Dec. 27, 2006 Use of the drugs proton pump inhibitors (PPIs) for the treatment of acid-related diseases such as gastro esophageal reflux disease (GERD) is associated with a greater risk of hip fracture, according to a study in the December 27 issue of JAMA.
Potent acid suppressive medications such as PPIs have revolutionized the management of acid-related diseases. Millions of individuals have been using these medications on a continuous or long-term basis, according to background information in the article. Some research has shown that PPI therapy may decrease insoluble calcium absorption or bone density in certain patients. These factors could increase the risk for hip fracture, which has a death rate during the first year after the fracture of 20 percent. Among those who survive this period, 1 in 5 require nursing home care and often an emergency department visit, hospitalization, surgery, and rehabilitation, with huge health care costs.
Yu-Xiao Yang, M.D., M.S.C.E., of the University of Pennsylvania School of Medicine, Philadelphia, conducted a study to determine what effects PPI therapy has on bone metabolism and hip fracture risk in a large group representative of the general population. The researchers analyzed data from the General Practice Research Database (1987-2003), which contains information on patients in the United Kingdom. The study group consisted of users of PPI therapy and nonusers of acid suppression drugs who were older than 50 years.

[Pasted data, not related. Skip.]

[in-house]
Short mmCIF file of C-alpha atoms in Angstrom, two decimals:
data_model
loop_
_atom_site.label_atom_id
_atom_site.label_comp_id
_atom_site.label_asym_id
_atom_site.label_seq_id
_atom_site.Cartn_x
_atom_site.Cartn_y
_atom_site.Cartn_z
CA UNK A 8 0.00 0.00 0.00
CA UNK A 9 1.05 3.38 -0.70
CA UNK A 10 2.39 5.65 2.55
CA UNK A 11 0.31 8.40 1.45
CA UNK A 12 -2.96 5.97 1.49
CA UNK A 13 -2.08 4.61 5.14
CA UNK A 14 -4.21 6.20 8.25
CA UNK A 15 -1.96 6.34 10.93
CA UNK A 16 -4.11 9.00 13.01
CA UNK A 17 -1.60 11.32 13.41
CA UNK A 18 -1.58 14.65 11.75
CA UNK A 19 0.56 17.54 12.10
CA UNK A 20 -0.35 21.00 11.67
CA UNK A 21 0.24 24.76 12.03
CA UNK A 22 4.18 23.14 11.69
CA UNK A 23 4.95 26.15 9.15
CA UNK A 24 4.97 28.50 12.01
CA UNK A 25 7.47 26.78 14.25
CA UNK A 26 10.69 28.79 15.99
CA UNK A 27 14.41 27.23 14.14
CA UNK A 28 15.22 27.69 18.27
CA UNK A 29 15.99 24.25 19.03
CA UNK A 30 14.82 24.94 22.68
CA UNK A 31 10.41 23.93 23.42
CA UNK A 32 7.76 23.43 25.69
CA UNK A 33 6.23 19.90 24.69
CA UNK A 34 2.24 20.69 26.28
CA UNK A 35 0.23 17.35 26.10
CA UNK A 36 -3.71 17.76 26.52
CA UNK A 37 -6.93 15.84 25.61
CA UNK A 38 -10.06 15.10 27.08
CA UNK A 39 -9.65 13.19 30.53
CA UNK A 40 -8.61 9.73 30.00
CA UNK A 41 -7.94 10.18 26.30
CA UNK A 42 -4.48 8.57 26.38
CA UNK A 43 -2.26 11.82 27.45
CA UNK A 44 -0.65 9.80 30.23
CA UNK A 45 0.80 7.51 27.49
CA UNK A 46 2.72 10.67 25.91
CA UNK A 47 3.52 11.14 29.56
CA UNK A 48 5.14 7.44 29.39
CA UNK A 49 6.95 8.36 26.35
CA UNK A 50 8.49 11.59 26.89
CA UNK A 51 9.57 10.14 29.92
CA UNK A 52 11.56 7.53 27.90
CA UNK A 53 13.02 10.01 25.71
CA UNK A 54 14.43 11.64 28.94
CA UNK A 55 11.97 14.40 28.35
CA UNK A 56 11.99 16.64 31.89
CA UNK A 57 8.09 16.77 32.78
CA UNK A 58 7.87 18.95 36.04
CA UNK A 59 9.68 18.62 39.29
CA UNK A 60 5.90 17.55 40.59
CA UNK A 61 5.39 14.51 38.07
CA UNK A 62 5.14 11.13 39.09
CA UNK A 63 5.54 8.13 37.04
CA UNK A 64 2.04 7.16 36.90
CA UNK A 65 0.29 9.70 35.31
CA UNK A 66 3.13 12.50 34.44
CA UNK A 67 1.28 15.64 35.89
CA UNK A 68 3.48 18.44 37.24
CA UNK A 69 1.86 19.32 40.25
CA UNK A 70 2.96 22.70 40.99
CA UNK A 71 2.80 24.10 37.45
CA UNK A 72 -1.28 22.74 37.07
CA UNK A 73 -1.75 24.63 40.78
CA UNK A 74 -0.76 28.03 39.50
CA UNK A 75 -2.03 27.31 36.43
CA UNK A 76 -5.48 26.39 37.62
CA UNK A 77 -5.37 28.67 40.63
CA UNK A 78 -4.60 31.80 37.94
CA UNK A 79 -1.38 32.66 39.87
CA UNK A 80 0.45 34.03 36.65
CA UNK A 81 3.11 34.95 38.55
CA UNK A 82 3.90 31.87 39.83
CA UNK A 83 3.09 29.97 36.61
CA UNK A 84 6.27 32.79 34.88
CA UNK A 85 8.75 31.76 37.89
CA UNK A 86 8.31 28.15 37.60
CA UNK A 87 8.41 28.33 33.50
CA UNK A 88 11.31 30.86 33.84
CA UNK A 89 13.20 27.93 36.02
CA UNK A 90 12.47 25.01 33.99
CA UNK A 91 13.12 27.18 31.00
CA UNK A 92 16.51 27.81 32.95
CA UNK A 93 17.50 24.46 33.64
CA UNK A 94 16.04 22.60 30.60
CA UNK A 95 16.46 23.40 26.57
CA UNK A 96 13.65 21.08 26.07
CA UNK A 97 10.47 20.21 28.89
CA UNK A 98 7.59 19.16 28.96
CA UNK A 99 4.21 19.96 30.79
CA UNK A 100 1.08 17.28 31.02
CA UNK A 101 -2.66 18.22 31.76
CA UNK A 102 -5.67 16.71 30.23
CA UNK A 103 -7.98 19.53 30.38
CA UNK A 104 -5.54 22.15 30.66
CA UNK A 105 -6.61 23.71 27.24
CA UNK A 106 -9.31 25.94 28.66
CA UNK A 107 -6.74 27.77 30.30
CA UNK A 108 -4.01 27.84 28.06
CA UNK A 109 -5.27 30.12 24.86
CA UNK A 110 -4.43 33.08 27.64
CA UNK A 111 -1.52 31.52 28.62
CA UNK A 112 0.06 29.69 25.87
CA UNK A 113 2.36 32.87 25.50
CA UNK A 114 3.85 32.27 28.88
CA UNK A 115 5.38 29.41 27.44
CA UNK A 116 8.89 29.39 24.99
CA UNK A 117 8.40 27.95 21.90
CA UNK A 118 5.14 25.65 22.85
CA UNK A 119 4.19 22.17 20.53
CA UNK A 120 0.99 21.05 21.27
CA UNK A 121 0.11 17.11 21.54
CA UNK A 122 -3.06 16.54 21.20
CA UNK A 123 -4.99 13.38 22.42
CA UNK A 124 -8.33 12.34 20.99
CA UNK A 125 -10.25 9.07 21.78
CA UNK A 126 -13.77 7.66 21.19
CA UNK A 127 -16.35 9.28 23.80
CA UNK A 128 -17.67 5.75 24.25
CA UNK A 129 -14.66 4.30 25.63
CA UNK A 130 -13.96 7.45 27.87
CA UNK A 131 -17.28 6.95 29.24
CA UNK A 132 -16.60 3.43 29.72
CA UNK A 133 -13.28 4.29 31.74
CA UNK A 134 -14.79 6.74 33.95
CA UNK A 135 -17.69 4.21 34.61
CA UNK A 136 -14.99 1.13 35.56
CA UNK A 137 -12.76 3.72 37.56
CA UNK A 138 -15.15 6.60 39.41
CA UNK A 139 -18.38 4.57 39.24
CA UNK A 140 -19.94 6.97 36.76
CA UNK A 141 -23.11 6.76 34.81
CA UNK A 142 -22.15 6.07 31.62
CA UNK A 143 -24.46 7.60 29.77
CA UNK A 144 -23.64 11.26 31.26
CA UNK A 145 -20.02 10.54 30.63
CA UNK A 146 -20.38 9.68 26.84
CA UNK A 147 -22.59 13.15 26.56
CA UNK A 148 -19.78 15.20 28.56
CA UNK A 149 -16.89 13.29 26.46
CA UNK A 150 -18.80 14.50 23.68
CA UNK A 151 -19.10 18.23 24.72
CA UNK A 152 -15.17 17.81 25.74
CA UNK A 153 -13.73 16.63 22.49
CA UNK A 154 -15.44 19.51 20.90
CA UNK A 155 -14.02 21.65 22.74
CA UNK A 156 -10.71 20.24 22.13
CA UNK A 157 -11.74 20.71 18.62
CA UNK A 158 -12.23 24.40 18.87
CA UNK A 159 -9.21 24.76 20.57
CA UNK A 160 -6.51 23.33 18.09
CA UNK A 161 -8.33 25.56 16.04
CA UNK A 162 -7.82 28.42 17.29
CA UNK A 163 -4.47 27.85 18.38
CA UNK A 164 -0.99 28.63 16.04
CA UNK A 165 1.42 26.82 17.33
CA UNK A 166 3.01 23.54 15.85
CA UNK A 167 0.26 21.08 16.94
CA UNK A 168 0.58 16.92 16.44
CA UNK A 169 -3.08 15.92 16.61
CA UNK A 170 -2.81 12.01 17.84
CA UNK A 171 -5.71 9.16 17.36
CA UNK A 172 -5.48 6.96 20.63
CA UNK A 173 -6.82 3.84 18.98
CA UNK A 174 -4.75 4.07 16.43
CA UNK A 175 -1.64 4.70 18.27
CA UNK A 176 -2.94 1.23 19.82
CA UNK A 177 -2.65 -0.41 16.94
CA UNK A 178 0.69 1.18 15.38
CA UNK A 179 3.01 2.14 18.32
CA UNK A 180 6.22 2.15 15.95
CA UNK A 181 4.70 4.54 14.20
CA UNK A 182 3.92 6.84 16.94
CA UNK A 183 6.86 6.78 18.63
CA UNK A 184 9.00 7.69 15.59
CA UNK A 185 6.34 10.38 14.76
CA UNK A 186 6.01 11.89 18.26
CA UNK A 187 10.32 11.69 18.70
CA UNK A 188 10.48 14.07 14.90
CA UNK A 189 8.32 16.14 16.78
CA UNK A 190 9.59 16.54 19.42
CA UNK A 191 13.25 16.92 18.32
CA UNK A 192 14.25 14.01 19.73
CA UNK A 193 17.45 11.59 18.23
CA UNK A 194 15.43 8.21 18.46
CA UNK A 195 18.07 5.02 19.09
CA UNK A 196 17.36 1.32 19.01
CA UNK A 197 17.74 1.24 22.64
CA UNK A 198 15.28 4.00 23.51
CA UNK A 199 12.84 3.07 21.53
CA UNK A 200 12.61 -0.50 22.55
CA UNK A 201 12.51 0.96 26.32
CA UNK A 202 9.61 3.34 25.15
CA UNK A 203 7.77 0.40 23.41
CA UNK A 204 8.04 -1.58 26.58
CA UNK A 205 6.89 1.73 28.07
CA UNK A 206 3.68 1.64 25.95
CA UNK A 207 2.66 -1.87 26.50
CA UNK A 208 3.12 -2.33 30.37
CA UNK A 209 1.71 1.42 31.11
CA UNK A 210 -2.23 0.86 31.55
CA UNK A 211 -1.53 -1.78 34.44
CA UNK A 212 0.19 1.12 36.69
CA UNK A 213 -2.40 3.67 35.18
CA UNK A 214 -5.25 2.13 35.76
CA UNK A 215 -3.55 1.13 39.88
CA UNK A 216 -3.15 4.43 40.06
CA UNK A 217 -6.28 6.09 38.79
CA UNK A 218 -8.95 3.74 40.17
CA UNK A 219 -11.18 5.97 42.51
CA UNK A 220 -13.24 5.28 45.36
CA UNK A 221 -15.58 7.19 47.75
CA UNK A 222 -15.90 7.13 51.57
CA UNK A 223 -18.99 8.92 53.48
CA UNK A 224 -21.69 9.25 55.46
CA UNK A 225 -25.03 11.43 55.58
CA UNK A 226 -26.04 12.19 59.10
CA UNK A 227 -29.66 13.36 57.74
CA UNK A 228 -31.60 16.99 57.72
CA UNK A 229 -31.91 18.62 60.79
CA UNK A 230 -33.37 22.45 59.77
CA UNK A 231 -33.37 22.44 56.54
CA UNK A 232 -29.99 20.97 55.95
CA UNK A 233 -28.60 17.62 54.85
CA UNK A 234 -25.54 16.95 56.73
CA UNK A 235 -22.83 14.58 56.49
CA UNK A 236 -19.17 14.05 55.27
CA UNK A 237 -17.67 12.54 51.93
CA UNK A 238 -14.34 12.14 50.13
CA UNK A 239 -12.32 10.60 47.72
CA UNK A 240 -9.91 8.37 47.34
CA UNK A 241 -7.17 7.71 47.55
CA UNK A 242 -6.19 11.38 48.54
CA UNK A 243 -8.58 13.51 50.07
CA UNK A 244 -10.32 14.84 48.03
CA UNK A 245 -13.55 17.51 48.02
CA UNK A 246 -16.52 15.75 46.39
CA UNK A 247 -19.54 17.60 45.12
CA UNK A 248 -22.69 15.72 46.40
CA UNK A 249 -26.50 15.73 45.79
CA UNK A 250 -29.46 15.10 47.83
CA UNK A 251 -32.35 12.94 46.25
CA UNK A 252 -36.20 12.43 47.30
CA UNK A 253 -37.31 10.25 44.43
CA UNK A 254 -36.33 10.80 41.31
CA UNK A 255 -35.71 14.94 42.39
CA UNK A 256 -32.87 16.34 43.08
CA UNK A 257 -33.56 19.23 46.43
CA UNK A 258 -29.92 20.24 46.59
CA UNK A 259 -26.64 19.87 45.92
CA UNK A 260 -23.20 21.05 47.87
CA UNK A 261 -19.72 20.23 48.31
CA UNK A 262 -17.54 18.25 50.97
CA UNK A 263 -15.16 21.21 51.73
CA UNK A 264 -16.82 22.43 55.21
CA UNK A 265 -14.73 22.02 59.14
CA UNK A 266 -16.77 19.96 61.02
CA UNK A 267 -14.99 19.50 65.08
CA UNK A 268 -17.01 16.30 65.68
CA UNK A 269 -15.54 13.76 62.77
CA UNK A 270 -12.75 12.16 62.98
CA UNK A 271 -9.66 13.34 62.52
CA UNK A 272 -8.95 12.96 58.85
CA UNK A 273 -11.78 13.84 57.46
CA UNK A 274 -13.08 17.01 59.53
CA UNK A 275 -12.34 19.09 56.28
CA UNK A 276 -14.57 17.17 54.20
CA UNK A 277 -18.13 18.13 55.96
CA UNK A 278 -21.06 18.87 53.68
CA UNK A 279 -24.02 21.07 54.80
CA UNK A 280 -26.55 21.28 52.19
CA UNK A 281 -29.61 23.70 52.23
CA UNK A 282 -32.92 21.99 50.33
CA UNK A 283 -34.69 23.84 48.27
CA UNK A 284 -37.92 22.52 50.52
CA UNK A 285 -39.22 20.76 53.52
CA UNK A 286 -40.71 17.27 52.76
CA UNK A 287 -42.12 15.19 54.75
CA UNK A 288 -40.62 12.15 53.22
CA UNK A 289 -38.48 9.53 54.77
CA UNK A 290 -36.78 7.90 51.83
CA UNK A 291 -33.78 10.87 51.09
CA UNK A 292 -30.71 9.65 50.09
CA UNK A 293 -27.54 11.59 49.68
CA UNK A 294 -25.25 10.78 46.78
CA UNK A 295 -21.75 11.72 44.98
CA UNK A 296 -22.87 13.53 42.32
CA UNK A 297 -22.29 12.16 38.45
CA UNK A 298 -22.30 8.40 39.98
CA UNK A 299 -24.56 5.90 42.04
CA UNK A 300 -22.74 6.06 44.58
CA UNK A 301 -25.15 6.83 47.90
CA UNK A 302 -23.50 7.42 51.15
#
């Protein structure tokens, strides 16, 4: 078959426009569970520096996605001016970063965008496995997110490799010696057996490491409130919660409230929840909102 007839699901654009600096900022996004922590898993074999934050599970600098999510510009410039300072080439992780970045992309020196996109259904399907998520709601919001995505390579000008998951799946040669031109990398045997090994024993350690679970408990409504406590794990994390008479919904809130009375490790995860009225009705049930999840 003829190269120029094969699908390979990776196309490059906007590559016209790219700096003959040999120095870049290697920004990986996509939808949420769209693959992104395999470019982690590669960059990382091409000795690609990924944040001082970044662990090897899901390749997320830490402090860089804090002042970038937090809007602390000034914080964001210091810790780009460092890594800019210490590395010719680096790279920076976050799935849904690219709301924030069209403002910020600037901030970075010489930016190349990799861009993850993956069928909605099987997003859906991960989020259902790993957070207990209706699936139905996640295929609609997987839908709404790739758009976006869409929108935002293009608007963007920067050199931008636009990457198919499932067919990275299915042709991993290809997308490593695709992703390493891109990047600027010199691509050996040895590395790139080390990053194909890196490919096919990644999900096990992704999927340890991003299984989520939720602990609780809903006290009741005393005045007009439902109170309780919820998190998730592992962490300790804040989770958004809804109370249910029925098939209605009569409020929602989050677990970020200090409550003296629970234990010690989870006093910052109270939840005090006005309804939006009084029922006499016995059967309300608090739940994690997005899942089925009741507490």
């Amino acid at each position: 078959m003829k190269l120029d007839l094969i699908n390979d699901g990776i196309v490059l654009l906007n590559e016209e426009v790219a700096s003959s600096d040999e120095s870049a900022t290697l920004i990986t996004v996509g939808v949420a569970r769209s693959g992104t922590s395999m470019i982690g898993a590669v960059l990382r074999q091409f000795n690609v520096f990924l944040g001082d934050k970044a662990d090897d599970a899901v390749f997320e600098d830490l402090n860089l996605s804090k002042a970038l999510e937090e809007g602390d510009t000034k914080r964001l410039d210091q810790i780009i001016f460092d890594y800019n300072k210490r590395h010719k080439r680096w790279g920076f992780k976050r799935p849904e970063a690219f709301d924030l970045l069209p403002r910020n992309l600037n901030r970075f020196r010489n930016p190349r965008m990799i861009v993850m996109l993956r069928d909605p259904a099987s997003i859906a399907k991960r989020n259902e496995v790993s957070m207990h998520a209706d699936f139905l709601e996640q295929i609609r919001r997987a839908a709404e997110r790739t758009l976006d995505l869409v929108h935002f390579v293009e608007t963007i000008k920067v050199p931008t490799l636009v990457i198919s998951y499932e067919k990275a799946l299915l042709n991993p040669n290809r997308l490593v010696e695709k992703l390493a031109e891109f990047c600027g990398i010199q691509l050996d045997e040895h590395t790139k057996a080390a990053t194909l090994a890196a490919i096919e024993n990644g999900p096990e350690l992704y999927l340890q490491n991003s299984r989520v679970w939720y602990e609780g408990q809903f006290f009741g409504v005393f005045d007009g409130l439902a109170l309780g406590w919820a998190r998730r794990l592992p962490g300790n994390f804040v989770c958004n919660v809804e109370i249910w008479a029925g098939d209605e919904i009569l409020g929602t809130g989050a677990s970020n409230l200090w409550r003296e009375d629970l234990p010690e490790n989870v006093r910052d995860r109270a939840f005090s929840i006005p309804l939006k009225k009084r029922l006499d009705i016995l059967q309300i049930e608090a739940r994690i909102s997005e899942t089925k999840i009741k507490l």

There were 13,556 hip fracture cases and 135,386 controls. The researchers found that more than 1 year of PPI therapy was associated with a 44 percent increased risk of hip fracture. The risk was 2.6 times higher among long-term users of high-dose PPI therapy. The strength of the association with hip fractures increased with both the dosage and the duration of PPI therapy.
"In summary, we observed that PPI therapy is associated with a significantly increased risk of hip fractures, with the highest risk seen among those receiving high-dose PPI therapy. Osteoporotic fractures are common among the elderly population, and they entail considerable morbidity and mortality. On the other hand, PPI therapy is widespread and may have an exaggerated effect among those at risk for osteoporosis. Thus, further studies are urgently needed to confirm our findings and clarify the underlying mechanism.
"At this point, physicians should be aware of this potential association when considering PPI therapy and should use the lowest effective dose for patients with appropriate indications. For elderly patients who require long-term and particularly high-dose PPI therapy, it may be prudent to reemphasize increased calcium intake, preferably from a dairy source, and co-ingestion of a meal when taking insoluble calcium supplements," the authors write.
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